Department of Education: Title IX applies to transgender students
Schools that offer single-gender classes, from kindergarten through high school, must allow students to attend based on their declared “gender identity,” according to a Department of Education (DoE) memo issued Dec. 1. The directive even applies to sex-ed classes, where students often are separated by gender to help make them feel more comfortable.
The 34-page memo applies to federally funded schools and extends Title IX gender discrimination protection to transgender students. It requires transgender students to be treated according to their proclaimed gender identity “in all aspects of the planning, implementation, enrollment, operation, and evaluation of single-sex classes.”
The DoE Office for Civil Rights released the memo to ensure school compliance with Title IX regulations. “As we receive increasing inquiries about single-sex offerings, we want to be clear what federal law allows: Protect civil rights and promote achievement,” said Catherine E. Lhamon, assistant secretary for civil rights.
Pro-LGBT rights organizations hailed the memo as forward progress toward reducing discrimination based on sexual orientation. Remington Gregg, legislative counsel for the Human Rights Campaign, called the memo a “positive step … to ensure equal respect and treatment for all LGBT students.”
But the DoE misinterpreted Title IX, Eagle Forum president Phyllis Schlafly told LifeSiteNews.com. “I knew the author of Title IX, and there’s no question that she simply wanted to give a fair break to girls, and get what they are entitled to,” she said. “There’s no way would she have authorized [this], nor does the text of Title IX require mixing it up like that.”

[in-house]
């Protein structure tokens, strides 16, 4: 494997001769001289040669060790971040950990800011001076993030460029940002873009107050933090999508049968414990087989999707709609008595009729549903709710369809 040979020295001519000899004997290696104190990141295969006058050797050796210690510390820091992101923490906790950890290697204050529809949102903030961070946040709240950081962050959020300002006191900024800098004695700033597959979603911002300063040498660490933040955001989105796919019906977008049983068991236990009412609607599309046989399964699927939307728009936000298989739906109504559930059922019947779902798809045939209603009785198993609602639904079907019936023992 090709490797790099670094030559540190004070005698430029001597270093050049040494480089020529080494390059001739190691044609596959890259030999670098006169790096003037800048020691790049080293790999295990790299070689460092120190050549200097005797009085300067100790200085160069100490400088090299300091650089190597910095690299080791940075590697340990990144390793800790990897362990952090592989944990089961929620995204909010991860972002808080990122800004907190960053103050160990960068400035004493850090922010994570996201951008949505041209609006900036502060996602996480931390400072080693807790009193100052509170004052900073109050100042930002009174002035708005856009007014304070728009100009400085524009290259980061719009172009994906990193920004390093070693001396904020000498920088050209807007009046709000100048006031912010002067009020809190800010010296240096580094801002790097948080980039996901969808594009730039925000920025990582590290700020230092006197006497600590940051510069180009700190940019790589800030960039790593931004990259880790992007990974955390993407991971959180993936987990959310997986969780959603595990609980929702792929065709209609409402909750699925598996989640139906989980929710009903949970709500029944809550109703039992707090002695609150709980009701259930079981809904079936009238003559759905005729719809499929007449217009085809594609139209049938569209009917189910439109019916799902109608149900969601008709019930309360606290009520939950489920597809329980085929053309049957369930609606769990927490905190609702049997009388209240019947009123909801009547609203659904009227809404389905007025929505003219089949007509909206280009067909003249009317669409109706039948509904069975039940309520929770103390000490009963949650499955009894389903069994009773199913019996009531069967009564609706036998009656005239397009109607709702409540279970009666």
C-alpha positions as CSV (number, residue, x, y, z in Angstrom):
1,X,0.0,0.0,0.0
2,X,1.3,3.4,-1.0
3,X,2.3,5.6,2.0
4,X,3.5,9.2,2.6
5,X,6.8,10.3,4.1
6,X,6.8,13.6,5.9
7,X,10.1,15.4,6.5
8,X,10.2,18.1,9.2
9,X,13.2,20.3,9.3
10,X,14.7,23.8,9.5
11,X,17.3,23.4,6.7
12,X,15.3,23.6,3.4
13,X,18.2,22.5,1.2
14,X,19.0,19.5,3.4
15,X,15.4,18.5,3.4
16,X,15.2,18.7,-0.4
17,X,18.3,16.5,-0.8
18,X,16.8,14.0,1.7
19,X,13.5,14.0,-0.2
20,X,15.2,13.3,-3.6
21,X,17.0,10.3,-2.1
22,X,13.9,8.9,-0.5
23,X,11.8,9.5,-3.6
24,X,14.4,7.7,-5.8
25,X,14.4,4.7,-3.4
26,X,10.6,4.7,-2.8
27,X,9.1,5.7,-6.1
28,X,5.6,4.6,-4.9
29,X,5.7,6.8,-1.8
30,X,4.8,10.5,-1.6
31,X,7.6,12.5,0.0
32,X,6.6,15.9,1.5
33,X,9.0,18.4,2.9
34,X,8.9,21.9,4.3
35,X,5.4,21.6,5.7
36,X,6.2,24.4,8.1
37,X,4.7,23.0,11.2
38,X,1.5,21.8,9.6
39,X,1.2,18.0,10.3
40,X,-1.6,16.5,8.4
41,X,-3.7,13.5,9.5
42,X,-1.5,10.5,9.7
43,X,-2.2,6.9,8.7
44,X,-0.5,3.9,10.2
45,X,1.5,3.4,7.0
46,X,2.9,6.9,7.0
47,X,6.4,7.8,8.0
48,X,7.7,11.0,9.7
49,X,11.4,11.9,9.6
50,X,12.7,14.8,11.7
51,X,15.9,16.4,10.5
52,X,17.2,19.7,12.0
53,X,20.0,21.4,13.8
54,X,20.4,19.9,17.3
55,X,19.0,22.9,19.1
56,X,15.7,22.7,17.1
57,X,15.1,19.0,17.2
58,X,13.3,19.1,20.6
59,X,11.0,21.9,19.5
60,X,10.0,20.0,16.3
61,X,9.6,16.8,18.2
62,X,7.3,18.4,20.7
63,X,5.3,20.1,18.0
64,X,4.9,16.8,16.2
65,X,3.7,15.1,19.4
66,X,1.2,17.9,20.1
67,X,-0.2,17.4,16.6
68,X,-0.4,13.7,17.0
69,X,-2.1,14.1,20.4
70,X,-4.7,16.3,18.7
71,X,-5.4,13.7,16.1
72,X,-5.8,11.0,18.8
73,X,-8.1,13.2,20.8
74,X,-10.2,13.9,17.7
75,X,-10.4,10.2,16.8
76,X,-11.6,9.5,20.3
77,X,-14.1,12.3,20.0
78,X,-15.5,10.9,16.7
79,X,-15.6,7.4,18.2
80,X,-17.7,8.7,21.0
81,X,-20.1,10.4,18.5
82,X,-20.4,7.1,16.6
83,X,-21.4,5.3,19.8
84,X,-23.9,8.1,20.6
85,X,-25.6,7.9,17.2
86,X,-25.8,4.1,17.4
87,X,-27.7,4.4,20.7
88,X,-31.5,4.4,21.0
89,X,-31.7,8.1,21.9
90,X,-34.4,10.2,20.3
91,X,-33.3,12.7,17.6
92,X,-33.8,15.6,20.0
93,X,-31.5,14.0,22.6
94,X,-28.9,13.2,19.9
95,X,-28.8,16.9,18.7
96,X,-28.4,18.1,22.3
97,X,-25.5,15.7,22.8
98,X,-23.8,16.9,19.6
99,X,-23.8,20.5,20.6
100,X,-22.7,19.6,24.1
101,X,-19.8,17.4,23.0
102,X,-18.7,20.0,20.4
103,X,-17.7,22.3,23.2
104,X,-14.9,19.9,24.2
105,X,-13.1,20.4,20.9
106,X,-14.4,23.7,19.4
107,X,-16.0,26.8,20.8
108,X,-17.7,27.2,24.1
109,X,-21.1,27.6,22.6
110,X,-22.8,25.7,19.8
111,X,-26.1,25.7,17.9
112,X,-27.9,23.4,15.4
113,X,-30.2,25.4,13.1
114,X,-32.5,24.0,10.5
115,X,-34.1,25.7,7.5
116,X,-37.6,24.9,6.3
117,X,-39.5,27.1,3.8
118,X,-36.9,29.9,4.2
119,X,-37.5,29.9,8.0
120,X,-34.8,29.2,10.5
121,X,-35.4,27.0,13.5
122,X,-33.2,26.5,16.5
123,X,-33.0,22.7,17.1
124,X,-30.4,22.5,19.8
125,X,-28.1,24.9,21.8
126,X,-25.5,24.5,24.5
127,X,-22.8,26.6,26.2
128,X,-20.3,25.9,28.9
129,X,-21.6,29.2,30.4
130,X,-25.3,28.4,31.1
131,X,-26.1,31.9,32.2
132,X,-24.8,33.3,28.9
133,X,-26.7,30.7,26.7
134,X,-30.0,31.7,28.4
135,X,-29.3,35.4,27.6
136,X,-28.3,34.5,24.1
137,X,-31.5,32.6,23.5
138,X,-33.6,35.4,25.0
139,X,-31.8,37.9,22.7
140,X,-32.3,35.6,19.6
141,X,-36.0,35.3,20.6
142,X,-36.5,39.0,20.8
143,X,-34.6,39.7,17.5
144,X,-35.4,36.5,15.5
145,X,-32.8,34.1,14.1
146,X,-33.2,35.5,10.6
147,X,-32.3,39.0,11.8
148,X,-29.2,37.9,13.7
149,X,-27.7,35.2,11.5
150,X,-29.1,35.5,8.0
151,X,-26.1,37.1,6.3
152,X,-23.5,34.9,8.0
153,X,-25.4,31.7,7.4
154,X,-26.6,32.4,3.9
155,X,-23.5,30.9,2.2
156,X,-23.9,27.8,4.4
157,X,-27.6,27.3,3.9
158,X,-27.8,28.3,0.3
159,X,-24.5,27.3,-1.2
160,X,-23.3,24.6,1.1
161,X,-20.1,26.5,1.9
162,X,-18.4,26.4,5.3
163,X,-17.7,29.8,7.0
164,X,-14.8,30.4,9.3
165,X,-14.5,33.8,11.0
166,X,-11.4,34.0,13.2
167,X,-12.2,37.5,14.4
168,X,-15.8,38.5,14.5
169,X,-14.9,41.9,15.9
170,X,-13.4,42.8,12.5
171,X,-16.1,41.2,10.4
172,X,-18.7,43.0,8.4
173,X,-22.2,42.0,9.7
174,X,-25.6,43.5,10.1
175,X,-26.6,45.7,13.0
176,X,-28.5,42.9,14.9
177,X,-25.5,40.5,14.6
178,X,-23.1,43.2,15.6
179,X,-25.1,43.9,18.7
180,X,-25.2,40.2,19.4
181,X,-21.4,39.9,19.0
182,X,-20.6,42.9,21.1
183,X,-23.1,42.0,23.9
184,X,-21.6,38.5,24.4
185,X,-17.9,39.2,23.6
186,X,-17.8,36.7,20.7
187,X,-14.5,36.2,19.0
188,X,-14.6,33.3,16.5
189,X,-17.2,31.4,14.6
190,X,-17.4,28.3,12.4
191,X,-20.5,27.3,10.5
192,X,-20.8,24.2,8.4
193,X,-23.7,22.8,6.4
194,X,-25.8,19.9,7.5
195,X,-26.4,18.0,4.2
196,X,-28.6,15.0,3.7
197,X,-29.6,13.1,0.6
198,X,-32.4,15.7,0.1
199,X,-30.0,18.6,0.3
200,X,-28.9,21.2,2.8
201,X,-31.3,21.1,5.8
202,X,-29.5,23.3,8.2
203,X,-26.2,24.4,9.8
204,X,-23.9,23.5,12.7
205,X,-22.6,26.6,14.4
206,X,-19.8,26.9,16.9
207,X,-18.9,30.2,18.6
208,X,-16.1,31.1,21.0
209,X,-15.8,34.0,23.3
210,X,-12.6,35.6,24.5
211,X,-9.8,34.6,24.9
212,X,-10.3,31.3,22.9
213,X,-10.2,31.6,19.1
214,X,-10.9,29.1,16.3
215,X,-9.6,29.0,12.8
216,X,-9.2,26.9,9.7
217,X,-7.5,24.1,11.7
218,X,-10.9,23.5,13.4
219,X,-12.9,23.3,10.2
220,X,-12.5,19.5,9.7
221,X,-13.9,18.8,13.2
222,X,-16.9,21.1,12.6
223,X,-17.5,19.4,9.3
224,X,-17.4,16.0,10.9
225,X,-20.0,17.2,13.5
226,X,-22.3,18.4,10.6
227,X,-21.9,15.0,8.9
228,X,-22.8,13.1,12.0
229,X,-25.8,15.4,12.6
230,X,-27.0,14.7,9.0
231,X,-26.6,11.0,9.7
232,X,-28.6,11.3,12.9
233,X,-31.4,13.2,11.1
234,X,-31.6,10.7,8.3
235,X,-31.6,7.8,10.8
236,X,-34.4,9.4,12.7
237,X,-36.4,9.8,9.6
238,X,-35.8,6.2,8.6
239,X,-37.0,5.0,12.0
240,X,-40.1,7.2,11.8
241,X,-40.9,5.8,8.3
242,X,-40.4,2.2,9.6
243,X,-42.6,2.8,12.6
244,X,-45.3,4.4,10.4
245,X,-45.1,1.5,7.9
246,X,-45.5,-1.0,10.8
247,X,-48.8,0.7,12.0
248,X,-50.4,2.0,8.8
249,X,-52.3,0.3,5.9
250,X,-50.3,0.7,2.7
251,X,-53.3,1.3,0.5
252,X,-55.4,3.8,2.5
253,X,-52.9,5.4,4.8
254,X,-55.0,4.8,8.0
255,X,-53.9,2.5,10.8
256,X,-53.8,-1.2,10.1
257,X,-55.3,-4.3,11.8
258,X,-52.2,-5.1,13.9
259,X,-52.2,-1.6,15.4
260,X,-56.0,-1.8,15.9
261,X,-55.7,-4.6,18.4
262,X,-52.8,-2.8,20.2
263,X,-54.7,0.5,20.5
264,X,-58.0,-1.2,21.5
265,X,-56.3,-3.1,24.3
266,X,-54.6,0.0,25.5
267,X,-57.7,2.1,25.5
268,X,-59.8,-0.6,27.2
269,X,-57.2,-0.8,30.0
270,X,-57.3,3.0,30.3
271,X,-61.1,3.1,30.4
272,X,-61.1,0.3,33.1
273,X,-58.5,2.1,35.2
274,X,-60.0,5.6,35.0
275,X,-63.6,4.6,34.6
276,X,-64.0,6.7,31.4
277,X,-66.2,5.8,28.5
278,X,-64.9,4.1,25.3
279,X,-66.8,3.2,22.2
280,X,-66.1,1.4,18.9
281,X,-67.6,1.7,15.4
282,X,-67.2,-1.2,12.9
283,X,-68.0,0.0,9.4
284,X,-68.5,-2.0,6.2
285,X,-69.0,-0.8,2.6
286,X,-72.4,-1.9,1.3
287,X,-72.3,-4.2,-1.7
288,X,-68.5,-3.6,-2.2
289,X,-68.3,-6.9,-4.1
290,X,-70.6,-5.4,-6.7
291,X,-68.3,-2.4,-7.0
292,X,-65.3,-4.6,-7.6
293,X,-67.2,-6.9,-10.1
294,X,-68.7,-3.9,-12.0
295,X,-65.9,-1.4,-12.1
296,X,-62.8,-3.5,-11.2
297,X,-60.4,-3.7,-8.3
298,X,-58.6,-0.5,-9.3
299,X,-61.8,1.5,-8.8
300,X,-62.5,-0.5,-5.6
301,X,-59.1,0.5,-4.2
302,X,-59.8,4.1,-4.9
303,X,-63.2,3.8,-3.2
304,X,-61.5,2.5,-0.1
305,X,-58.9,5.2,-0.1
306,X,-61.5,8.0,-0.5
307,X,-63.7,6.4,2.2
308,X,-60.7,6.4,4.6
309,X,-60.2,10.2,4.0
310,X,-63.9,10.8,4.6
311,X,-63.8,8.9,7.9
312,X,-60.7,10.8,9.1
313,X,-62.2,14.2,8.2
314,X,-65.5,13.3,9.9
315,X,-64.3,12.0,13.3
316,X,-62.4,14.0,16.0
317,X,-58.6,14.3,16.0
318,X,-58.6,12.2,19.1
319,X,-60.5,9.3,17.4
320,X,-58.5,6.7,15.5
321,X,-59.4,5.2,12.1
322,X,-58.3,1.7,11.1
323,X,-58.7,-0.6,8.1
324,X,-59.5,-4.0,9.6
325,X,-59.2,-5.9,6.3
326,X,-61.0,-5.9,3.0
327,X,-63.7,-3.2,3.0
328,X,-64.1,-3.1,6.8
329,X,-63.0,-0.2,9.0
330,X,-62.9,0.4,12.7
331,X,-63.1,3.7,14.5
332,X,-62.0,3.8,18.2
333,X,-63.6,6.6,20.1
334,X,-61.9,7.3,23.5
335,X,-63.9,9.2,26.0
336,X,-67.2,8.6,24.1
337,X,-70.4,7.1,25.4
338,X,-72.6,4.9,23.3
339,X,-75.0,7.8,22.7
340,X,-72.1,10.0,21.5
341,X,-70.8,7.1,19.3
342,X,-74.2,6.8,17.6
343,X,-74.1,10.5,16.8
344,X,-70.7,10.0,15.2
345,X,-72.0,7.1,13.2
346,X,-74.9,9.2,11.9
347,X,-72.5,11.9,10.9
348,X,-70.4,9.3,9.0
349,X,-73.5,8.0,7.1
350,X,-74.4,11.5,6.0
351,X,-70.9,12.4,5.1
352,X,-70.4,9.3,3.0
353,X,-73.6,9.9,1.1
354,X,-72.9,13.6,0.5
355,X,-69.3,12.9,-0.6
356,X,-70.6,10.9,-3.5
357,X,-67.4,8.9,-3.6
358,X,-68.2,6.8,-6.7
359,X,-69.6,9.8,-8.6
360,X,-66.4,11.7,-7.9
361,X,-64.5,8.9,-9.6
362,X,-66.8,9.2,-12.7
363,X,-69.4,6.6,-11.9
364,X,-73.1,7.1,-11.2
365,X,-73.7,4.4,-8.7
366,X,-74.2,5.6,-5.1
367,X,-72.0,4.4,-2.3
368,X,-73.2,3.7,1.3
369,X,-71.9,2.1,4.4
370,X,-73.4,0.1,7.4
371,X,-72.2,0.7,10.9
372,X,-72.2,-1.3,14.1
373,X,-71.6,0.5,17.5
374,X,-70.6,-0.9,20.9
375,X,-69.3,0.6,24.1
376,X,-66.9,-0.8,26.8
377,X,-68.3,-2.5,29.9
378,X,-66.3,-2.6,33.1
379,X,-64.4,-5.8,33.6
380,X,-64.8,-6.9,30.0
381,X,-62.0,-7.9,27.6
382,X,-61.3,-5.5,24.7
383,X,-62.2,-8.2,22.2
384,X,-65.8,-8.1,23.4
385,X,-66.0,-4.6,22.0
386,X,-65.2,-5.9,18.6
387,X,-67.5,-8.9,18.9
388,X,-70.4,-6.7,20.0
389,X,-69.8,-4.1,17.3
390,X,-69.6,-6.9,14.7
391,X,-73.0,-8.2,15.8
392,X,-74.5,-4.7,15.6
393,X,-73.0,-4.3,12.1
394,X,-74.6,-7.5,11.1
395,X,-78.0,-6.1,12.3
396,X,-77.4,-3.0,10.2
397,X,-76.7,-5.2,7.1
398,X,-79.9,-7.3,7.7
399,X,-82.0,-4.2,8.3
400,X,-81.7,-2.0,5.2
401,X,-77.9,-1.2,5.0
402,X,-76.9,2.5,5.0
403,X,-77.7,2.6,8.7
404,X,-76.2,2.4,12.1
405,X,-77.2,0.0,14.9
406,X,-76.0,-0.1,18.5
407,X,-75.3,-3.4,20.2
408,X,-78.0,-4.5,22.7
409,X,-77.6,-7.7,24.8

The extension of Title IX to transgender discrimination stems from the false idea that “discrimination against transgender people is a form of sex discrimination,” said Peter Sprigg, a senior fellow with the Family Research Council (FRC). Sprigg said Congress should ask the Obama administration to respect Title IX’s original intent rather than redefining sex discrimination to include transgender discrimination: “The law should give preference to the objective reality of biological sex.”
Transgender policy has become a hot topic for public schools. Just days after the memo’s release, a court in Maine ruled a public school district owed a transgender student, her family, and lawyers $75,000 after the school asked the student to stop using the girls’ restroom.
And the Minnesota State High School League’s board voted to allow public, private, and homeschooled students to petition to join sports teams based on their chosen gender identity. “Any school caught turning down a request without an iron-clad reason could be slapped with a lawsuit, athletic ineligibility, or both,” FRC president Tony Perkins noted.
While transgender advocates focus on feelings, those who advocate for a traditional interpretation of gender emphasize biology. People choose their behavior, not their gender, Perkins writes.
“Once schools start suggesting otherwise, there’s no limit to the social, emotional, and cultural damage it will do,” he said. “In sports, as in all education, the ball is in the parents’ court. It’s time to wake up and get involved.”
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